Film Review – Beauty and the Beast

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Disney’s live action remake of the classic 1991 animated version of Beauty and the Beast exists for only one reason: money. Other than that, it is the cinematic equivalent of a Westlife cover version: bland, inoffensive, indistinct, and utterly, utterly superfluous. It isn’t a bad film exactly, just a really, really pointless one.

And no – just adding a couple of new songs and the odd we-have-to-string-this-out-somehow flashback doesn’t excuse the sheer disdain Disney clearly has for their audience. At least with the recent remixed take on The Jungle Book there was new emphasis on the adventure side and an admirable return to the source material. At least with Maleficent there was an attempt to do something bold and different, even if they did cop out at the very end. Here there is no artistic reason whatsoever to revisit the classic tale of a young girl gradually falling in love with a cursed Prince in beast form, other than a because-we-can exercise in boring CGI designed to fleece the general public. It’s money for old rope.

I must also confess that I am not a big fan of Emma Watson. She never quite won me over in the Harry Potter films (nor incidentally did Daniel Radcliffe). Here she just seems cold and withdrawn most of the time, which is a shame because Belle – particularly the version of her from the 1991 film – is one of my favourite fairy tale characters. Elsewhere, Dan Stevens is never really sufficiently menacing as the Beast, though Kevin Kline’s Maurice and Josh Gad’s slightly more openly gay LeFou fare better. Various other great actors, including Ian McKellen, Emma Thompson and Ewan McGregor, provide enjoyable vocals as the Prince’s human staff transfigured into various clocks, candlestick’s etc, but again, the whole exercise seems a colossal waste of time. Probably the best performance is from Luke Evans as Gaston. A superb addition to the classic fairy tale in the 1991 version, here his character arc from boorish oaf to outright monster is probably the only element that fully convinces. But I still prefer his animated avatar, as the jokes in his Gaston song work better in that film (“No-one’s necks as incredibly thick as Gaston!”).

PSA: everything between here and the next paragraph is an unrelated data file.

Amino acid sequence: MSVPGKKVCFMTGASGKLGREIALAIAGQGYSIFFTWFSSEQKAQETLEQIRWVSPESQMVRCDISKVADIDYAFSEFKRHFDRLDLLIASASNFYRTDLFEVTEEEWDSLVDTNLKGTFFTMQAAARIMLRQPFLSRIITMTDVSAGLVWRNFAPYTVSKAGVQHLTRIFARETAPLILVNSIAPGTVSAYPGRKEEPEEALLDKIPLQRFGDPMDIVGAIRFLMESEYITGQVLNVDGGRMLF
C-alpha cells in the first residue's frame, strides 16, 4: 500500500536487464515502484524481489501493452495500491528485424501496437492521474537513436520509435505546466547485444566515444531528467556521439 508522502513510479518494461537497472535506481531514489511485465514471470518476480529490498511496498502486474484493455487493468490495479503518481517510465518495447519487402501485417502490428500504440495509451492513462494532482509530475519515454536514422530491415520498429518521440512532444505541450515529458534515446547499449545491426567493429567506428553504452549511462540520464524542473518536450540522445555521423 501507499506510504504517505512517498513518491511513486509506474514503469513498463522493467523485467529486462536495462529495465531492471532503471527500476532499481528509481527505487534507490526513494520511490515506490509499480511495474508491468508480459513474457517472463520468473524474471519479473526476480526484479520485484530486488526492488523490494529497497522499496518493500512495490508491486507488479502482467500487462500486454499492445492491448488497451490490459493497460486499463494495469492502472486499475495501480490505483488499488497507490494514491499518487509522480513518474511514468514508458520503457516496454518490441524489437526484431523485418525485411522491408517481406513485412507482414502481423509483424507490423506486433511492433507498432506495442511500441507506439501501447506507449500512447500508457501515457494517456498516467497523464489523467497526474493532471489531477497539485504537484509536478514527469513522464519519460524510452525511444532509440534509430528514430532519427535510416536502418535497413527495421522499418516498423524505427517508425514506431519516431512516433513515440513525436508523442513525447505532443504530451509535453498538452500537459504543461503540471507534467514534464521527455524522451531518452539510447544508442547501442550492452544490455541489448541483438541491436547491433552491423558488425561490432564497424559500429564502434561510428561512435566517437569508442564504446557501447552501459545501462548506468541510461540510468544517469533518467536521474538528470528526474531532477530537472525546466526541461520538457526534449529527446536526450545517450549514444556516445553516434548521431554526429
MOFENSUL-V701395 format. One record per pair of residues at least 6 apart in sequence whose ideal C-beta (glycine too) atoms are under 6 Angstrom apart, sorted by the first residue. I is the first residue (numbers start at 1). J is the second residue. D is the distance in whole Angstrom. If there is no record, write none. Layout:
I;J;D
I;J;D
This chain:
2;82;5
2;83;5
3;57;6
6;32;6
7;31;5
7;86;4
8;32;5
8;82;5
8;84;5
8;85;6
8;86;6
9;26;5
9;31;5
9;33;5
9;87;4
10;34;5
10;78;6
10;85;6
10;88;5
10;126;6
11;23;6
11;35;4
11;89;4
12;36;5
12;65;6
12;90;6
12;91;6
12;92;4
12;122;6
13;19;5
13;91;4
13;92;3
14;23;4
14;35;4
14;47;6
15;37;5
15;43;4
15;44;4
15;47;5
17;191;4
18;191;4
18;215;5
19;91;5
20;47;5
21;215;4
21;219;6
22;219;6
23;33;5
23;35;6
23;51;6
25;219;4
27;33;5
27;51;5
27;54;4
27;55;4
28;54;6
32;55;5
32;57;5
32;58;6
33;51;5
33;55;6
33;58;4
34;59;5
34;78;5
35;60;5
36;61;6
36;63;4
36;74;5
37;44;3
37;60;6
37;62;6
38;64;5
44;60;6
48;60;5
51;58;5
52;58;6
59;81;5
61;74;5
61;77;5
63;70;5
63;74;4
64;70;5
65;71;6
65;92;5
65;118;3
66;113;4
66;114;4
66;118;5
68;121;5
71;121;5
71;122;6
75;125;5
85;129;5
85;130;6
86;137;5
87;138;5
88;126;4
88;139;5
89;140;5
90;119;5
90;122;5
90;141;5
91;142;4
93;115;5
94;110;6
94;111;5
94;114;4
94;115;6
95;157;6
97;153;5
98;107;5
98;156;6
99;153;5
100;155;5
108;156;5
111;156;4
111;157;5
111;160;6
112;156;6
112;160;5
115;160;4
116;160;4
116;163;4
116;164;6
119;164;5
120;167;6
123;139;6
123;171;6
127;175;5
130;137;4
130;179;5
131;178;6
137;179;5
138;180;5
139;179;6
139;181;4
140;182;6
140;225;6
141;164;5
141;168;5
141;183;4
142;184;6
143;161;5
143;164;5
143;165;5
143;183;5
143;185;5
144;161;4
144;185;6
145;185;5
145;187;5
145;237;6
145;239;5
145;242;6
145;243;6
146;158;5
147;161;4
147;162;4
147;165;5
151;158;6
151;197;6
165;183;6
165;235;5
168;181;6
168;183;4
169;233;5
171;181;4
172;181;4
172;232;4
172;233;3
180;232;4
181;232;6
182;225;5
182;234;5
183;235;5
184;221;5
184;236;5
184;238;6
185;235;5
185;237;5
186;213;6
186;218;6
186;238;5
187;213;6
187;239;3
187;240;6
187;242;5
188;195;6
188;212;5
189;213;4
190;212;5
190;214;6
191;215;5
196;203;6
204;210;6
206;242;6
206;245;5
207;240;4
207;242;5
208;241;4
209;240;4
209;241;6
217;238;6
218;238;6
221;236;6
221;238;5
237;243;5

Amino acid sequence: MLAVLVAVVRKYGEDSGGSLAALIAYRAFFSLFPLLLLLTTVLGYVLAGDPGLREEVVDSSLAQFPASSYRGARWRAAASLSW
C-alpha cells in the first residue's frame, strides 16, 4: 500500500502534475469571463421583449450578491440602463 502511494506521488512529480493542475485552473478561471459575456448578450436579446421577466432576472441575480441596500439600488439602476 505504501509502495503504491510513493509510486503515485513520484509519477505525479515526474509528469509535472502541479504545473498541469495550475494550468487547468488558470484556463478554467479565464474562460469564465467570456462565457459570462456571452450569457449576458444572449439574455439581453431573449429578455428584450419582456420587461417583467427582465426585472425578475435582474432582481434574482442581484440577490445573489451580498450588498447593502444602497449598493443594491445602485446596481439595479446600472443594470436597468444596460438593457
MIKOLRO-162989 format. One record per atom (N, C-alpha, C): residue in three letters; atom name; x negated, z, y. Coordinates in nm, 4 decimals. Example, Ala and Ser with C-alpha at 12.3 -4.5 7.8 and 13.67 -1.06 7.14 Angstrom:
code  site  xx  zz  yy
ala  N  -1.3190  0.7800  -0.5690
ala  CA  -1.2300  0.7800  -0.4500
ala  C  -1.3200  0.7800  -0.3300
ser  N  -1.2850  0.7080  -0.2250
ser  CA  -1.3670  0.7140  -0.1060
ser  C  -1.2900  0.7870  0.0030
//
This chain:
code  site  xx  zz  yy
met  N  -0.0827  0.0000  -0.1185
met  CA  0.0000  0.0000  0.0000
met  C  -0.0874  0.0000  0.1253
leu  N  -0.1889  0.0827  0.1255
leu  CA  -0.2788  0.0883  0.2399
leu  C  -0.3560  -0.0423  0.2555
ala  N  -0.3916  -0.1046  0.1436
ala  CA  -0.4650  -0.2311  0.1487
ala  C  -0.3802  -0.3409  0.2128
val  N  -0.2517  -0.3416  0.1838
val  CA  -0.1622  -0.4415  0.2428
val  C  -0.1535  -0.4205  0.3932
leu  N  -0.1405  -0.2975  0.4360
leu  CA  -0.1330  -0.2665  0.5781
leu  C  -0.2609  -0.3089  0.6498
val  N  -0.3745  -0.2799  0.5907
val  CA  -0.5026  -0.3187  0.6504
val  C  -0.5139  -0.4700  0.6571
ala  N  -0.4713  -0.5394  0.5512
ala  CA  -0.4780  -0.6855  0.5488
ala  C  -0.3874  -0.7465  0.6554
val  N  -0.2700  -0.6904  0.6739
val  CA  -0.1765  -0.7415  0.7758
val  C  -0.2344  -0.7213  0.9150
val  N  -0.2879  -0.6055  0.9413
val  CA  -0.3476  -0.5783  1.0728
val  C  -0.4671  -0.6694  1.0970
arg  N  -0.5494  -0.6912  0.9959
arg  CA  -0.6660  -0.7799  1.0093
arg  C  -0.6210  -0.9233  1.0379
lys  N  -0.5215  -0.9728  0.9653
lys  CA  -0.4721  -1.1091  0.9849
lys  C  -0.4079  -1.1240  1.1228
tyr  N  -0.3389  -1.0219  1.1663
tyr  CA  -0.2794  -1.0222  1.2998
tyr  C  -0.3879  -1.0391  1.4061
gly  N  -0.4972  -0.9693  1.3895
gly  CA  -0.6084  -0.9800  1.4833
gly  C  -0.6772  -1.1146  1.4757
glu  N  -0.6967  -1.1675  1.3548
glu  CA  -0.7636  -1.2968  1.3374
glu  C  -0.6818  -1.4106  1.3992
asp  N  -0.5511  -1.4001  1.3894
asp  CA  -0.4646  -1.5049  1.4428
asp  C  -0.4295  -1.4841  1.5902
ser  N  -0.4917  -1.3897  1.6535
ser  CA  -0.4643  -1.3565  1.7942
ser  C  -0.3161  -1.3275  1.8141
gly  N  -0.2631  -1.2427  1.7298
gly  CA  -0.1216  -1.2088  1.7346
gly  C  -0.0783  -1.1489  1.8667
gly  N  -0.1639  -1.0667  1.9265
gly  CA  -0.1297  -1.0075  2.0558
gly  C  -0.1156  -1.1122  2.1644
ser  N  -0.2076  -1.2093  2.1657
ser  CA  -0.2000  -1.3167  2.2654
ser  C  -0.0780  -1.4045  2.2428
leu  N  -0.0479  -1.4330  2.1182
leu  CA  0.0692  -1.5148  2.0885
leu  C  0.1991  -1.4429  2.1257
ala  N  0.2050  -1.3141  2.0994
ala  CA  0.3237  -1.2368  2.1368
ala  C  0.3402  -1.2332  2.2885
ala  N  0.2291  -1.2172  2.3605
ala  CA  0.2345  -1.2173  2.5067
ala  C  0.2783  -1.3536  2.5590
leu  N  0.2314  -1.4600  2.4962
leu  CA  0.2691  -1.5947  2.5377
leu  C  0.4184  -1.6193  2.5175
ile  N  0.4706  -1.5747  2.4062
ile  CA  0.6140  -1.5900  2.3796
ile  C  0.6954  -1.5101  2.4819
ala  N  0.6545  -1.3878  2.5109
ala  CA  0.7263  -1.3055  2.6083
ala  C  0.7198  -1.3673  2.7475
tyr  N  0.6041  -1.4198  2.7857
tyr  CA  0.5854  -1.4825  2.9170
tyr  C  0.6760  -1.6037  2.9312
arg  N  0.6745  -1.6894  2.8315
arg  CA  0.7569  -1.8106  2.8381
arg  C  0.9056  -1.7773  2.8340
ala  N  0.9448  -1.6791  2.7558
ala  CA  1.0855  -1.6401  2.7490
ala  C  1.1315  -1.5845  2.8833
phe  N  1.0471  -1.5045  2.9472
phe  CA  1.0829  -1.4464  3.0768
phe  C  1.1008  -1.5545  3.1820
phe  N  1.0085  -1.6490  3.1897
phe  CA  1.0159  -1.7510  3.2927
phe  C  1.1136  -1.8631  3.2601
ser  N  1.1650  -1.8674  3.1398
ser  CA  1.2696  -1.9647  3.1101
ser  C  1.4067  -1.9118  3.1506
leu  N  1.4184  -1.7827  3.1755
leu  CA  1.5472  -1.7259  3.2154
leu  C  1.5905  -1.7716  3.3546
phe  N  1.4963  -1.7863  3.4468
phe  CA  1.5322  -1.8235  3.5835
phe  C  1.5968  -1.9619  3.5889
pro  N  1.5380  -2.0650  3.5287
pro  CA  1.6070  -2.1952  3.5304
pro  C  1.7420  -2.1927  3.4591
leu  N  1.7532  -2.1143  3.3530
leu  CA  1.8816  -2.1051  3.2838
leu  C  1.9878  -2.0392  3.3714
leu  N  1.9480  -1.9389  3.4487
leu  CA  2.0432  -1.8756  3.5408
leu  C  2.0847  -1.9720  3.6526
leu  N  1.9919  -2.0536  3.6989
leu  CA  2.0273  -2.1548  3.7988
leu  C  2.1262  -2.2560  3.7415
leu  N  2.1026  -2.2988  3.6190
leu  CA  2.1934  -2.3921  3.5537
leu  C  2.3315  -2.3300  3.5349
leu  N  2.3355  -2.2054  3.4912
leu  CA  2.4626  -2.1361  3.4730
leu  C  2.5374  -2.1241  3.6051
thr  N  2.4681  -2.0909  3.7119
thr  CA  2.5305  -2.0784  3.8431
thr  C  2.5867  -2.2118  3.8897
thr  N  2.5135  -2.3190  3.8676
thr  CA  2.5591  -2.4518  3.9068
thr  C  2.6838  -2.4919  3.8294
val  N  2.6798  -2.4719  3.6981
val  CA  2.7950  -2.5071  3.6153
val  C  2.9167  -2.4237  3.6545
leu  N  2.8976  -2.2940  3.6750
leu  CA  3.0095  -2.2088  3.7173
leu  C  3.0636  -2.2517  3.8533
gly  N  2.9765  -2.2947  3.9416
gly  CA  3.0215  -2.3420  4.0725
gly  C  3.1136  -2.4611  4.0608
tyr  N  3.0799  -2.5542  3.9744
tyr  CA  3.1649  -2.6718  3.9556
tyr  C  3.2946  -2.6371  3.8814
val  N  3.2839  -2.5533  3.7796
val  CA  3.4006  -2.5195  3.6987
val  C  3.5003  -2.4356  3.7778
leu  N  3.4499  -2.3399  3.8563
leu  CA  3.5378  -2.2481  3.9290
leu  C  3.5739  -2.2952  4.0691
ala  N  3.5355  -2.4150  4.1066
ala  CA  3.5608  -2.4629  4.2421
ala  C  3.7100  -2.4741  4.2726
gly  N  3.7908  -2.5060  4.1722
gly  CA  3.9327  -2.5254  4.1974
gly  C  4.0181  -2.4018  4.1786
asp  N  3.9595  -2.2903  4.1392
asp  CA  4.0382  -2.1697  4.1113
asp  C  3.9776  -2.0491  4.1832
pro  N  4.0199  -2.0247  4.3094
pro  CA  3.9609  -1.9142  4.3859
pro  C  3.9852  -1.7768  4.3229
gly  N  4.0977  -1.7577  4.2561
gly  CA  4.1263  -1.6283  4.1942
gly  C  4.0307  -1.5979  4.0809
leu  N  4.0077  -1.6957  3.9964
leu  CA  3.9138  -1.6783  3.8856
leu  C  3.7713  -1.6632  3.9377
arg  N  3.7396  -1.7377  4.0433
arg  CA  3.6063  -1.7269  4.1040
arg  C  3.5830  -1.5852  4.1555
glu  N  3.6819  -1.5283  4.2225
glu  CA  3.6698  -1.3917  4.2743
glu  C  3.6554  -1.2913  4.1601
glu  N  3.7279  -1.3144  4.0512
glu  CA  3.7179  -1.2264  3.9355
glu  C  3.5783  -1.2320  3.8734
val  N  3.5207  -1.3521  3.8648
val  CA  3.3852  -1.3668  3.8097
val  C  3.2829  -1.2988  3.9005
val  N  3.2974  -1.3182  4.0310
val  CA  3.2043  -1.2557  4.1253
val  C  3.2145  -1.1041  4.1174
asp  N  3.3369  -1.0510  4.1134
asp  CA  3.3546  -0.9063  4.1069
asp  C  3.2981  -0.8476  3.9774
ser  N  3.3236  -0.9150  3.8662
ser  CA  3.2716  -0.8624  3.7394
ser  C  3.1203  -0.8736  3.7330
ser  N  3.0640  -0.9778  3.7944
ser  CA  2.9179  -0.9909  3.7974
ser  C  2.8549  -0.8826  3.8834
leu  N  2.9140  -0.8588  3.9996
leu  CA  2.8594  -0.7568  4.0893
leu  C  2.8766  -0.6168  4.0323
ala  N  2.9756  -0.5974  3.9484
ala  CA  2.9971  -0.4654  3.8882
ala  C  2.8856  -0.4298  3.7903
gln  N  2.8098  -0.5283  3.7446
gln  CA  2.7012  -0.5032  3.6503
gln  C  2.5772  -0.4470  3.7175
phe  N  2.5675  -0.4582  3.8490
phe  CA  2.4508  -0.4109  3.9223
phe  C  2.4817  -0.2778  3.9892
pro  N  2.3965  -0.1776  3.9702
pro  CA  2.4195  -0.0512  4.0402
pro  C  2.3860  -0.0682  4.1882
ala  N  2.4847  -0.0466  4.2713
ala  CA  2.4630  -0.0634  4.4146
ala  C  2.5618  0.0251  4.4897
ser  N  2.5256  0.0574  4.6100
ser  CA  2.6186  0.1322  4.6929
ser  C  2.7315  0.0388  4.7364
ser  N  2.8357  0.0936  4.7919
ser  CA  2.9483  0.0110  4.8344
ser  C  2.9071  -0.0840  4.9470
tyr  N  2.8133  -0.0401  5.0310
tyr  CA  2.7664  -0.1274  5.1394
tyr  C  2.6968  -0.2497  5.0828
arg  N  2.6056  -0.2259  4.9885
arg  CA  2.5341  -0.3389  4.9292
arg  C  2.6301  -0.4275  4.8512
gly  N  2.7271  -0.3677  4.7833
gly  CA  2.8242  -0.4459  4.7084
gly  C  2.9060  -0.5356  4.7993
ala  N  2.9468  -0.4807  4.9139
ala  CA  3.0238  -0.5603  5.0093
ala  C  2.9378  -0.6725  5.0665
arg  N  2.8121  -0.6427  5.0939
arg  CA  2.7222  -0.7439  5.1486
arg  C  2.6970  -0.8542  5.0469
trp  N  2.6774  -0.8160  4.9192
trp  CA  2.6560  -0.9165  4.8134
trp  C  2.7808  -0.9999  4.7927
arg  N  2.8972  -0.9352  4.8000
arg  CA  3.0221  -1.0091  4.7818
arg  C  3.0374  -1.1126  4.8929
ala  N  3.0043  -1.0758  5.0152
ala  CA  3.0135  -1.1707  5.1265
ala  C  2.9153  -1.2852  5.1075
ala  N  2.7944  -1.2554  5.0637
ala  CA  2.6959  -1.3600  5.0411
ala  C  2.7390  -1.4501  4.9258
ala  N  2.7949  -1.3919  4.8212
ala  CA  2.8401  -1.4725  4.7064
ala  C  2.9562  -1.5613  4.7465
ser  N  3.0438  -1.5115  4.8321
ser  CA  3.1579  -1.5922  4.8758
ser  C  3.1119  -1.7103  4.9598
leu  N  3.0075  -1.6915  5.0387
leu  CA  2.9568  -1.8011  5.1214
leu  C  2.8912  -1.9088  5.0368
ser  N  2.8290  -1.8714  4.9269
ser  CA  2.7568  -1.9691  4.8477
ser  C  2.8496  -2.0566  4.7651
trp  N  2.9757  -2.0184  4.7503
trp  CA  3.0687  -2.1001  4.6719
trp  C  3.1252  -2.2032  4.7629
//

Speaking of Alan Menken’s songs, they are all faithfully restaged here, sometimes shot for shot. Yet somehow they seem less magical. Perhaps the frequently unconvincing CGI doesn’t help matters. In fact, the whole film looks oddly artificial and weightless. Certain sections of the health-and-safety-nightmare castle could have been staged with vertiginous glee in the hands of a more imaginative director, but Bill Condon plays everything annoyingly safe. He even cuts away from the crucial emotional climax to a scene with the transfigured staff that presumably is meant to add poignancy, but in fact robs the interaction between Belle and the Beast of any meaningful catharsis.

Quite honestly, the best versions of Beauty and the Beast remain the 1991 animated version and the radically different 1946 John Cocteau monochrome gem. I know nothing I say is going to stop this cynical cash-cow juggernaut, but really Disney, if you must spend $160 million on a remake, next time please at least put a genuinely fresh spin on it.

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